Comment: What?

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I don't know what this post is trying to accomplish, but I think it's obvious that the libertarian that Rand is talking about is not the kind of libertarian common to our current movement. She seems to be viewing the libertarian specifically as an anarchist, which, correct me if I am wrong but, that is certainly not the kind of libertartian common among the free market movement.
How many "anarchists" do we really have in this movement? Not many I'd assume. Capitalism is not anarchism. Laws exist to protect people's right to their capital. True anarchism, which she seems to be talking about, lacks any laws to protect an individuals right to their own capital, physical, intellectual, etc. She isn't talking about that. My guess (I'm only 31 years old) is that back then, the term libertarian, at least to her, didn't mean what it means today. In this excerpt, she obviously isn't talking about a free market capitalist libertarian, or even an anarcho-capitalist libertarian. It seems quite obvious that she is using the term "libertarian" to specifically mean ararchist. In which case, I'd agree. I don't like the idea of a sociey in which nobody agrees that I have the right to my own capital, because any law enforcing that principle goes against their "arnarchism" or "libertarianism".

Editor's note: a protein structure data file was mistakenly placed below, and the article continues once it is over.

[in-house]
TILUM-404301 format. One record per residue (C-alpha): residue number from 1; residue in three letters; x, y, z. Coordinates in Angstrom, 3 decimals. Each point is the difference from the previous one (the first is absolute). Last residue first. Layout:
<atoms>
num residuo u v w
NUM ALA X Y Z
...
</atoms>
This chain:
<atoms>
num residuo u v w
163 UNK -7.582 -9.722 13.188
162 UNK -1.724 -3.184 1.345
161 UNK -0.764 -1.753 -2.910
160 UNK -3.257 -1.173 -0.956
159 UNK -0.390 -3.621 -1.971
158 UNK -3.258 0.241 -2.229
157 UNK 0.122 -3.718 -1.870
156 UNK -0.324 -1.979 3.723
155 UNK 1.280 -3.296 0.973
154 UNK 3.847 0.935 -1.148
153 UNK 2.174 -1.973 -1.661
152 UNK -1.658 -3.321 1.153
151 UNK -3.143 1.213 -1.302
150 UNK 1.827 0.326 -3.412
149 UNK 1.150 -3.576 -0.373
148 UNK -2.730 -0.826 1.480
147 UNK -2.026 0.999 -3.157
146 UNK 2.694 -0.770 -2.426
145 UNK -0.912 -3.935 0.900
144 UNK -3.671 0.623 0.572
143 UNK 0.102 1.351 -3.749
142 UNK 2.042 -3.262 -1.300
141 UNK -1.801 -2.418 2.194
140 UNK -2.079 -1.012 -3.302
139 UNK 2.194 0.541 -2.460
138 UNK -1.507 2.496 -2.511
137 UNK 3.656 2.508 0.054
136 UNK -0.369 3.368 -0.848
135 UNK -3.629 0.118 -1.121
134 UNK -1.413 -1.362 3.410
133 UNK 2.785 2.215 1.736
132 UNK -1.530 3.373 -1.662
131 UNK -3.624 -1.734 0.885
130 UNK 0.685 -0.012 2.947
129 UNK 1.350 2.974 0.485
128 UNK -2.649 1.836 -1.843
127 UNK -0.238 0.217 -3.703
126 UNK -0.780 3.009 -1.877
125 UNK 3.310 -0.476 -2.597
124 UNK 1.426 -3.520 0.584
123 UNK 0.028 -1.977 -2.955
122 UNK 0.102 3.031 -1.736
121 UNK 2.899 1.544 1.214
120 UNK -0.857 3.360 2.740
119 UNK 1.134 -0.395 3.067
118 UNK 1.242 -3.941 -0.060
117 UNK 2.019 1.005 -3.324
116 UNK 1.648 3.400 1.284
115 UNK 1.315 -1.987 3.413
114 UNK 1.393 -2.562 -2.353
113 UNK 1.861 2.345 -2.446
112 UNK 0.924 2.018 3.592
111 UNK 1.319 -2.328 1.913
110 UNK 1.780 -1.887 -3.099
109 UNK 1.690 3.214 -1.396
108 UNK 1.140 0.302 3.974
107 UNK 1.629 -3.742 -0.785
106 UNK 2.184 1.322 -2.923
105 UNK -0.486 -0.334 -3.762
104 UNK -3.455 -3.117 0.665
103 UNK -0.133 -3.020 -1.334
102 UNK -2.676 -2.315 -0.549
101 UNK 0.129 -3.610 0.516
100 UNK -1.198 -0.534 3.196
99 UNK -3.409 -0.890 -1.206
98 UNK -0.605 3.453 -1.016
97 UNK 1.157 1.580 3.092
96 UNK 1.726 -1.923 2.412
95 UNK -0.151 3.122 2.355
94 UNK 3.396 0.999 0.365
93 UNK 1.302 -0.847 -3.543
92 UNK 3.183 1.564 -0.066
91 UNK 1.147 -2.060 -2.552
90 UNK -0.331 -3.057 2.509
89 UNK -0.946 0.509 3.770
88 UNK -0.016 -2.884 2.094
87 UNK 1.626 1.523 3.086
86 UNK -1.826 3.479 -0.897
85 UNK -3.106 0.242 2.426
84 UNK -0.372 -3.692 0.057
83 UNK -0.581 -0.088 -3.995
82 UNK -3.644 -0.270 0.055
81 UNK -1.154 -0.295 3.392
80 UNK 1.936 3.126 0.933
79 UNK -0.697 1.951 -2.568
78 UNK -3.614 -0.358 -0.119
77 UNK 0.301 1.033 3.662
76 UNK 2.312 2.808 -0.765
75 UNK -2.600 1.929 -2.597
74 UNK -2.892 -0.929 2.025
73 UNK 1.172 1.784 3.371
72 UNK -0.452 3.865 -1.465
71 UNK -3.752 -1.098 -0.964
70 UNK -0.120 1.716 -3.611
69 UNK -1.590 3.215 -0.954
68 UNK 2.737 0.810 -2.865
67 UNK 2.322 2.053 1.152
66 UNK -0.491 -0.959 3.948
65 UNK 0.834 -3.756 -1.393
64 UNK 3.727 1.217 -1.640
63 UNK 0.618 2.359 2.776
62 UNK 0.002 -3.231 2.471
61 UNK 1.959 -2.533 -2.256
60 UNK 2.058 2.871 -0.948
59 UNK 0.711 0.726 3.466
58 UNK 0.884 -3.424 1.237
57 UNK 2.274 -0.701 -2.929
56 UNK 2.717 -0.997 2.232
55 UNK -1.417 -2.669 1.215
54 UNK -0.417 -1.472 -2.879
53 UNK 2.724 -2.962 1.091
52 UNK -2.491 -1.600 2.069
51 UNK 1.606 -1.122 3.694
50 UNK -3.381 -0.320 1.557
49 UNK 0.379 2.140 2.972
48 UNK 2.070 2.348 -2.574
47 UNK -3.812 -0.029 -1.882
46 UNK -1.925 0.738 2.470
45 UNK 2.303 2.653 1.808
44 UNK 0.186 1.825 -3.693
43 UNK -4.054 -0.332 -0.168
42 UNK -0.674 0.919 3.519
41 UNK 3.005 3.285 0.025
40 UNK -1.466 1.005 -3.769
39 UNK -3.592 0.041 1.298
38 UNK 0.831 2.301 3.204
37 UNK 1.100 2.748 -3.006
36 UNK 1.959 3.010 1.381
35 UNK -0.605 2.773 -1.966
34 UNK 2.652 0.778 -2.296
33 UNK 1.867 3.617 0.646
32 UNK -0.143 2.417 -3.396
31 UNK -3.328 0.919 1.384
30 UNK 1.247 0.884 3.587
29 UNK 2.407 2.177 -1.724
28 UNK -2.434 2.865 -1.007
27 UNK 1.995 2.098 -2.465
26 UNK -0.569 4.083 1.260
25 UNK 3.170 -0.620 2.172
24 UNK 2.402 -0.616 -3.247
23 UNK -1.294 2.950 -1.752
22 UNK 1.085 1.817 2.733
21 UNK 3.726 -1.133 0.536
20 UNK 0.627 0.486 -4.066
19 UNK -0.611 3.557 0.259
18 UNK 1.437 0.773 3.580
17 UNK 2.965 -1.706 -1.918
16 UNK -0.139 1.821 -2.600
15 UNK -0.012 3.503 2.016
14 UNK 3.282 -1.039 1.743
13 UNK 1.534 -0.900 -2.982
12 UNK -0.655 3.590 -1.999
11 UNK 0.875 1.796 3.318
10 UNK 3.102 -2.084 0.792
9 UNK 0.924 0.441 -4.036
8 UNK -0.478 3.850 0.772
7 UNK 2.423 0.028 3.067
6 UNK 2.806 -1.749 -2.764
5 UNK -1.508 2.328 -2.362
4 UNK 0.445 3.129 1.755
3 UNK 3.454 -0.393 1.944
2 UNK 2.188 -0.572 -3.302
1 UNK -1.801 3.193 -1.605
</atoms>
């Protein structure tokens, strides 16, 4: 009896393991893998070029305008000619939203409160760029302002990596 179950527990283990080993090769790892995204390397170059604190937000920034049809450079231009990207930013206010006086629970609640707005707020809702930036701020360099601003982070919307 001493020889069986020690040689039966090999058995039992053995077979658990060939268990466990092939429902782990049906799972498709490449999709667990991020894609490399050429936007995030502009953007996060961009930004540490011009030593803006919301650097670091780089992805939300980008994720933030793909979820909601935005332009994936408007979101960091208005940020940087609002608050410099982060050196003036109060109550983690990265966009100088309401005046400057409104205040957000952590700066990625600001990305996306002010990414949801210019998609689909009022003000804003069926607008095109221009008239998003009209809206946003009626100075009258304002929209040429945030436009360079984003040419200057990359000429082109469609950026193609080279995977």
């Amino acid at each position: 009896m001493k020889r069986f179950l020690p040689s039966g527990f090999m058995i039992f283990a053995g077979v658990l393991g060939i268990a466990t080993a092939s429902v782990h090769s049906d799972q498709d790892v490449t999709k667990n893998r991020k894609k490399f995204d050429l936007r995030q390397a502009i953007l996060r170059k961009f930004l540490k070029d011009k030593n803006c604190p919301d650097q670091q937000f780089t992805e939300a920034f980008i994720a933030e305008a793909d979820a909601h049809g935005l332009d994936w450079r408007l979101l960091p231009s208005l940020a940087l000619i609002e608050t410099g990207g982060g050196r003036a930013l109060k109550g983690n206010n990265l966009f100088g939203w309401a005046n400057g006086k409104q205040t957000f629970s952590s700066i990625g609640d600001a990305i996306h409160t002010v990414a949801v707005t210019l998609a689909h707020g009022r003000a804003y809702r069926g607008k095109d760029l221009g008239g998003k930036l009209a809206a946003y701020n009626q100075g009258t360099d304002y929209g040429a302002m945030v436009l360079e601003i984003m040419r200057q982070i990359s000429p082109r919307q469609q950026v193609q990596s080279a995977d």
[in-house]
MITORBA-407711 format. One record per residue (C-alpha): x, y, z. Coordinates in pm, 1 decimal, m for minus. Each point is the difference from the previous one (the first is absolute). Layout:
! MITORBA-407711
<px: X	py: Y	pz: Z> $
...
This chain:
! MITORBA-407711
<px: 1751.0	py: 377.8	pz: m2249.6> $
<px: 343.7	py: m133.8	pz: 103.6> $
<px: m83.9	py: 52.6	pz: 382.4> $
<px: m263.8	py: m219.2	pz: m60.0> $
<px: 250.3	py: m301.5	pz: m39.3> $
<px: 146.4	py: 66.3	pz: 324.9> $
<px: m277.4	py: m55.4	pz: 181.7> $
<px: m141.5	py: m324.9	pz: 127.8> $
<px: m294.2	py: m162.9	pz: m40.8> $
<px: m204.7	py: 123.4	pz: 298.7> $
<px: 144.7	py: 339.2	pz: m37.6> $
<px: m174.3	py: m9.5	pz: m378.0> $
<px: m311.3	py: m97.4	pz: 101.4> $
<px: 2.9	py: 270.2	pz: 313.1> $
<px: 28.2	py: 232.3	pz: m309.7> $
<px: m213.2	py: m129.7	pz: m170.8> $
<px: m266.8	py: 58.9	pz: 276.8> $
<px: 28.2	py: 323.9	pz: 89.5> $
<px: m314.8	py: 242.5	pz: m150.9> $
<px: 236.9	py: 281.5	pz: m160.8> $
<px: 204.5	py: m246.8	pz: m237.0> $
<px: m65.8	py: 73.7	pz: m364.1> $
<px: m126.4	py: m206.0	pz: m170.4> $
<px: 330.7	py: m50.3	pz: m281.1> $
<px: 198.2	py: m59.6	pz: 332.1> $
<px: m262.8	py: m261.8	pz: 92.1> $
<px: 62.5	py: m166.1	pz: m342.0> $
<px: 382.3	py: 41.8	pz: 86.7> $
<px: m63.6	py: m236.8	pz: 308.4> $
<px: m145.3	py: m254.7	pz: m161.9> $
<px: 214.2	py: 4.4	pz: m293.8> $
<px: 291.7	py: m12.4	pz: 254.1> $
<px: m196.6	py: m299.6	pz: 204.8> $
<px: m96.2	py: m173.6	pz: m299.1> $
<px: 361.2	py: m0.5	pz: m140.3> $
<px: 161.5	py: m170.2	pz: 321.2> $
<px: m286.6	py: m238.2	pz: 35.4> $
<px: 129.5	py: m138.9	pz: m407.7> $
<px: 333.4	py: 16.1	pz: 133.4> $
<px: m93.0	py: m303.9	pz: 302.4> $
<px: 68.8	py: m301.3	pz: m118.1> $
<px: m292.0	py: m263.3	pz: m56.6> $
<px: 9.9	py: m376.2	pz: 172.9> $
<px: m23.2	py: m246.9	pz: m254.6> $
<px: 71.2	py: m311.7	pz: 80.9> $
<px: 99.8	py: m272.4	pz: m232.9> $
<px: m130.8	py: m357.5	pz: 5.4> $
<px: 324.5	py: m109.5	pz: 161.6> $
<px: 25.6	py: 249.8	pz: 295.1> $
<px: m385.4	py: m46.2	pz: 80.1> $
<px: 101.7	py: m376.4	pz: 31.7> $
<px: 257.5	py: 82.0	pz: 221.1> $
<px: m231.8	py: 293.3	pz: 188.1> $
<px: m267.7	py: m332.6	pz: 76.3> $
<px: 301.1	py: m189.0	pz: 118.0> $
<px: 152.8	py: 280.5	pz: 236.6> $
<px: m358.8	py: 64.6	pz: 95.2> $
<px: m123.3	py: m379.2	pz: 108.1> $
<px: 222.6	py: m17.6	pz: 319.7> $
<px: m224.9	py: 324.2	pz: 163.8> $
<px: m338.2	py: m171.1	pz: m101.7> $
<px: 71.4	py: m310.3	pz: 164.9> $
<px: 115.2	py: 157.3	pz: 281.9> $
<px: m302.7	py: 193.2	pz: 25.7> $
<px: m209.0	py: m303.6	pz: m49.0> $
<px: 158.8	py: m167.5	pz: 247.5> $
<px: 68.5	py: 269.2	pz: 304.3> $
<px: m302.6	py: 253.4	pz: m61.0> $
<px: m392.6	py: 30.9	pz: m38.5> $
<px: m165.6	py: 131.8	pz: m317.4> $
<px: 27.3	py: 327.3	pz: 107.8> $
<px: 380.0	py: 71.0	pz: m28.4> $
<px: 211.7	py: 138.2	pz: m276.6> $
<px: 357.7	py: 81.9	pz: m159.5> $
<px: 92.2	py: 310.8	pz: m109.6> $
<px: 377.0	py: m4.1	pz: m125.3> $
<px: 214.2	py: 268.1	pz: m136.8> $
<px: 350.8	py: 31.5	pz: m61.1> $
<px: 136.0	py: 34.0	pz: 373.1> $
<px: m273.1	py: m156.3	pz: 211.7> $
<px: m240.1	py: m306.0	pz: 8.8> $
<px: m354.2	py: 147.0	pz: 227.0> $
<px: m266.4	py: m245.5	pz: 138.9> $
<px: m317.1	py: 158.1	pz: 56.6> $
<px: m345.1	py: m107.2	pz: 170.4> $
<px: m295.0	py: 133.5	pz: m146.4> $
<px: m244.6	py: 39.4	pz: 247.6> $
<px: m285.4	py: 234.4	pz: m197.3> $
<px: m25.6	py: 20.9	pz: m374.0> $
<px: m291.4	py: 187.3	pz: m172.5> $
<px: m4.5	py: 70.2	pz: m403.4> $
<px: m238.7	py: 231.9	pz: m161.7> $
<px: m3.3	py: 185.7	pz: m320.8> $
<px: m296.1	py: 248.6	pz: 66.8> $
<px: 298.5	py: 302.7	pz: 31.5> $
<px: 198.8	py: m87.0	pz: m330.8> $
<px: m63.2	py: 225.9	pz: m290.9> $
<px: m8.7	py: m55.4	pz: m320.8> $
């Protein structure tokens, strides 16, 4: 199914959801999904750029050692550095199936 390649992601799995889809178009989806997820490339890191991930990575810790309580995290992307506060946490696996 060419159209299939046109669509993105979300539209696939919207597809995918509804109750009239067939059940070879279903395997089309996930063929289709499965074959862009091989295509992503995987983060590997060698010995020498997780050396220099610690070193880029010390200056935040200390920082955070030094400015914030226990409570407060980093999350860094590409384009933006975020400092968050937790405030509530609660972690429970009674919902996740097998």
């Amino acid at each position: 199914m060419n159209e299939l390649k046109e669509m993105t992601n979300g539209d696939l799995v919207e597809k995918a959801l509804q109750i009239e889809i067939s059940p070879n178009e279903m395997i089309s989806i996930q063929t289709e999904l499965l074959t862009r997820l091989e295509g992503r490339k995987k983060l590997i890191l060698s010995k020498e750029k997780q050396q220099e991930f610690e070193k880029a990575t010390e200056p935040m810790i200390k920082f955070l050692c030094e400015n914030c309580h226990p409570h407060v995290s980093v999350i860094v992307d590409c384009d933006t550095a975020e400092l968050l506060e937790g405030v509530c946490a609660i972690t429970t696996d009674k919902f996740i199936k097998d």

As with almost everything Ayn Rand ever said, I think this particular excerpt has just been misinterpreted by people who just can't think passed their initial bias of her.

Free market capitalism isn't right for America because it works better. It's right because it's free (and it works better).